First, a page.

Business Management

IBM and Apple Make Sense Together This Time Around

Almost 23 years ago, the newspaper I was working for splashed with ‘IBM and Apple Make History’. And so it seemed that day October 1991 as Apple and IBM teamed up with Motorola, making up a new triumvirate designed to change computers with a new standard based on the PowerPC architecture. They would create a new computer design with operating system and complementary tools. The unwritten task: to kick out the dominant Wintel PC duopoly forged by Microsoft and Intel. The PowerPC processor worked out quite well but the rest fell apart quite early on, ending more with a whimper than a bang when Apple plumped for Intel chips in Macs. Now IBM and Apple are working together again on another attempt to change enterprise computing and the omens are much more promising.

In 1991, IBM and Apple were much reduced versions of what they had been and what they were to become.

IBM was a mess and a relic to the extent that its press releases were full of IBM-speak: (‘display’ rather than monitor and so on) and the PR office spent most of their time ‘not commenting on unannounced products’. It was still pushing its dud operating system OS/2 and MCA bus architecture up a hill and had yet to make sense of the riches in its software group for the world outside of Unix and mainframes.

Apple, meanwhile, resembled a club for fan-boys and, outside of DTP, using a Mac was more a militant political statement or red badge of courage than anything else. The joke was that the Apple user conference could be held in a phone booth that year. Microsoft and Intel ran rings around the opposition as Windows became the default enterprise operating system and the 386 and 486 processors delivered thrilling new compute capabilities. A new wave of PC makers like Dell put PCs into more and more hands as price wars raged.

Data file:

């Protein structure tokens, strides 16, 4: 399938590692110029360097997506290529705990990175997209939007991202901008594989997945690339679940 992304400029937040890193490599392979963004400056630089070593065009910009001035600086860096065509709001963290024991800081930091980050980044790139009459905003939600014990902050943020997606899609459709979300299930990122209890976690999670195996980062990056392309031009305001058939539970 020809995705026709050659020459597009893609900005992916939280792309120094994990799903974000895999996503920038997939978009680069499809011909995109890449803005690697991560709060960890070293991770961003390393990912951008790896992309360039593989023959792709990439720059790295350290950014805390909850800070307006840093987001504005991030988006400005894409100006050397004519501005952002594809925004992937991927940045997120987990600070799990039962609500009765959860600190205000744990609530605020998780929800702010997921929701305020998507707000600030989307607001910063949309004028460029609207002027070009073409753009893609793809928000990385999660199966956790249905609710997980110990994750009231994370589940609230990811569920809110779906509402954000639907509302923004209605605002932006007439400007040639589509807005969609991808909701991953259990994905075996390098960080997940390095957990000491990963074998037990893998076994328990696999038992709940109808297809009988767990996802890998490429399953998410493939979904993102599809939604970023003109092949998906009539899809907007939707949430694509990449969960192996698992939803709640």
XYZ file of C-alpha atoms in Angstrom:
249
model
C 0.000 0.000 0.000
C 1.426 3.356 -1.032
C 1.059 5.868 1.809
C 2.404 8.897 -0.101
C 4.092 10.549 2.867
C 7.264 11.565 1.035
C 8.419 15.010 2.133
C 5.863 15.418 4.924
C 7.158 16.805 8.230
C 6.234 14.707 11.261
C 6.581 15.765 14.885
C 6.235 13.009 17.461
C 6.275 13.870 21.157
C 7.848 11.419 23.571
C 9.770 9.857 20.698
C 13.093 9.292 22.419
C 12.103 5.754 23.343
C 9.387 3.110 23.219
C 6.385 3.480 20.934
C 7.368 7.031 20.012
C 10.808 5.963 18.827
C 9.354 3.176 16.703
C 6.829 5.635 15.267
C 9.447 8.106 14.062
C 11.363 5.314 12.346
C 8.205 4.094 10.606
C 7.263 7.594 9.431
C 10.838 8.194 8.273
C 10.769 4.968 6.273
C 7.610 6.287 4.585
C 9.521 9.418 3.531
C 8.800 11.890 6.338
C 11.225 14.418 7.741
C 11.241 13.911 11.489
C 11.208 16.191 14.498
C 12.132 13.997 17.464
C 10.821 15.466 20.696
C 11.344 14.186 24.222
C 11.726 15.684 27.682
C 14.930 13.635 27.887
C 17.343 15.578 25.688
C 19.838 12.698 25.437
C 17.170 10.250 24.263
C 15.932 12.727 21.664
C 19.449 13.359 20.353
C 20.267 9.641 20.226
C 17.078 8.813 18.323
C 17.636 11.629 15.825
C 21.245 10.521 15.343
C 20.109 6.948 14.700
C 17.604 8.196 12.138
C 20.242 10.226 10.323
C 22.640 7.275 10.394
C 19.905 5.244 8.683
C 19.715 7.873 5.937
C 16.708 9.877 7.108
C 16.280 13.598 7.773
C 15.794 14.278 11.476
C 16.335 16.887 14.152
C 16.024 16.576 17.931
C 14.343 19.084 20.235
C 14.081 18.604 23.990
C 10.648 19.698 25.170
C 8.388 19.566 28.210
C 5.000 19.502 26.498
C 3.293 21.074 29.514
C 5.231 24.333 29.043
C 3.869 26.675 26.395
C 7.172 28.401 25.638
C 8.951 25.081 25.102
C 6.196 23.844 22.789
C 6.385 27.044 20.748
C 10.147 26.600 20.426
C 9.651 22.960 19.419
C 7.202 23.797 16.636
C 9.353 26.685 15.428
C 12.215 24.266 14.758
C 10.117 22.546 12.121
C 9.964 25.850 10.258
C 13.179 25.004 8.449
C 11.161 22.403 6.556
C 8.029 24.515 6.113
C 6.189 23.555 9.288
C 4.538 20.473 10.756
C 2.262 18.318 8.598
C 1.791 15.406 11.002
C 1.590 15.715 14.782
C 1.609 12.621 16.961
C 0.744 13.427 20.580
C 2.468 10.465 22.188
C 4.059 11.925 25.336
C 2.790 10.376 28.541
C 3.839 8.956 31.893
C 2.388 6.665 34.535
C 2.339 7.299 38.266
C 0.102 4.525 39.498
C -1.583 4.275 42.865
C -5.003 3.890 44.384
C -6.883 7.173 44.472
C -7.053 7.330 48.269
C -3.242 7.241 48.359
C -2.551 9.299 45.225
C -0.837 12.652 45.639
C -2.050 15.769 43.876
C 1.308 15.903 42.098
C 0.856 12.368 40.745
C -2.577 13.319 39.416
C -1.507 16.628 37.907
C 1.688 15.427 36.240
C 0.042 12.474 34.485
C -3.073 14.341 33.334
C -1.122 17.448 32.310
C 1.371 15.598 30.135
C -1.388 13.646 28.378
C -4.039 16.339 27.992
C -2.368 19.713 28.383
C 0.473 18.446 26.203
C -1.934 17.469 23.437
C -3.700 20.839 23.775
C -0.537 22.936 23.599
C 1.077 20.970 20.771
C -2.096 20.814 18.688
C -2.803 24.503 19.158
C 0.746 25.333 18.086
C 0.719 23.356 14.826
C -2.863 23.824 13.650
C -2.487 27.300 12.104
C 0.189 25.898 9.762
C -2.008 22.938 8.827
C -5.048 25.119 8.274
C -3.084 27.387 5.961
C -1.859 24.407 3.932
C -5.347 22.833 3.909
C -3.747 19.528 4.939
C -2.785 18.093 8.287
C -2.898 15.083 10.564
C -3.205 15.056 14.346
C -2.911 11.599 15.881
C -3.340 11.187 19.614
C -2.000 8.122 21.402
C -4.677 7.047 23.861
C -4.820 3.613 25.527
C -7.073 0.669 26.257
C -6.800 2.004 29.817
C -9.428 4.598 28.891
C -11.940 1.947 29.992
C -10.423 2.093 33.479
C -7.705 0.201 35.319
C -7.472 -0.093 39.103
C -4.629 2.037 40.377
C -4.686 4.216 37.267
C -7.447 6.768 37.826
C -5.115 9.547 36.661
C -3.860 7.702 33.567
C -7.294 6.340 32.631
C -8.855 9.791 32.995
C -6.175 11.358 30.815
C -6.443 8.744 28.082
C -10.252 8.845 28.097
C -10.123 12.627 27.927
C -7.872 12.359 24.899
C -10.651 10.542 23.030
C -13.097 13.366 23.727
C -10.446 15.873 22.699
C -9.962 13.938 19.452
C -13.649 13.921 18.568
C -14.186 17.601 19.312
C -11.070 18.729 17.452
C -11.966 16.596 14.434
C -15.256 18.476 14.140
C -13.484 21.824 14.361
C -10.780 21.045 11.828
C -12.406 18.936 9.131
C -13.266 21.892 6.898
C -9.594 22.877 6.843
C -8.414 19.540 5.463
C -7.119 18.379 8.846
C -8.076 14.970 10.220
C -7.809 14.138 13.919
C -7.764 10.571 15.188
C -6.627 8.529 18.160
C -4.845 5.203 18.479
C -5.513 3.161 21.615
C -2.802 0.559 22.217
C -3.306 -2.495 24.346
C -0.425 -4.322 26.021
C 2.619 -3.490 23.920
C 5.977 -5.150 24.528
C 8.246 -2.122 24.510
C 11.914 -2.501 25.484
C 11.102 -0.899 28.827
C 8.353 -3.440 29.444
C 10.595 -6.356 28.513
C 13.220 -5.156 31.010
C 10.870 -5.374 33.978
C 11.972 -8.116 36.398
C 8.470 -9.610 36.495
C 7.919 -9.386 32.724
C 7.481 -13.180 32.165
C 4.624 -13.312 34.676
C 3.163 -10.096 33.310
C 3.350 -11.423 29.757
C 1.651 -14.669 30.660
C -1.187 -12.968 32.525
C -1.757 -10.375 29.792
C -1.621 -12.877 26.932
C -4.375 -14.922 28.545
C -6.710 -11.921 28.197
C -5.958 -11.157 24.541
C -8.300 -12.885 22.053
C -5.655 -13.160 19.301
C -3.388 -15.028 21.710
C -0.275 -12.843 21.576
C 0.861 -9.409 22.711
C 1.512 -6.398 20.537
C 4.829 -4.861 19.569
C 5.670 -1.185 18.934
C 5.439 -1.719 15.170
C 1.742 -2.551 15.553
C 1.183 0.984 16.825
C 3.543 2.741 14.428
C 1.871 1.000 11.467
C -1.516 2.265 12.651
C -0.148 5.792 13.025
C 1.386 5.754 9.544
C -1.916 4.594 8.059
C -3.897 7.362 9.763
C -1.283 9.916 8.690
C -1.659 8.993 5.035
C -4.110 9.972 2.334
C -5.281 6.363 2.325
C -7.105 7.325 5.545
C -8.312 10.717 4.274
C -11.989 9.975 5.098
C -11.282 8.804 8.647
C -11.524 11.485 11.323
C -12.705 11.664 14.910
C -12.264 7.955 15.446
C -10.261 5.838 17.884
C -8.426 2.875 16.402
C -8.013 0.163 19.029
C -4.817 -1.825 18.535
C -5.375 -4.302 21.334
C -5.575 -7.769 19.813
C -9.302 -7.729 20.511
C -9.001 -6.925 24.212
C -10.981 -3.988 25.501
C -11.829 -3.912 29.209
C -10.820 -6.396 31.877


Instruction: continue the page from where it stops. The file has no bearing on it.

Today, things are very different.

Both IBM and Apple have delivered stunning revivals while Microsoft is the company that now looks out of its time and ripe for reinvention. But Apple has mostly based its success on the consumer front while IBM is, if anything, even more a corporate brand than it was all those years ago in 1991. The time is right for them to come together again and, adding to the potential for success, their ambitions are a whit more limited this time.

This pair of computing blue-chips stand an excellent chance of hitting targets in delivering vertical apps that sit on iOS devices and suck services from cloud computing. The iPhone and iPad have already barged their way into the enterprise through sheer user demand and CIOs can no longer justify delivering fleets of undifferentiated beige boxes in the name of order.

While others talk about ‘mobile first’ strategies, IBM and Apple are putting their money where their mouths are and the combination of east-coast pragmatism and west-coast creativity is highly promising. This time, the time is right.


Martin Veitch is Editorial Director at IDG Connect


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Martin Veitch

Martin Veitch is Contributing Editor for IDG Connect

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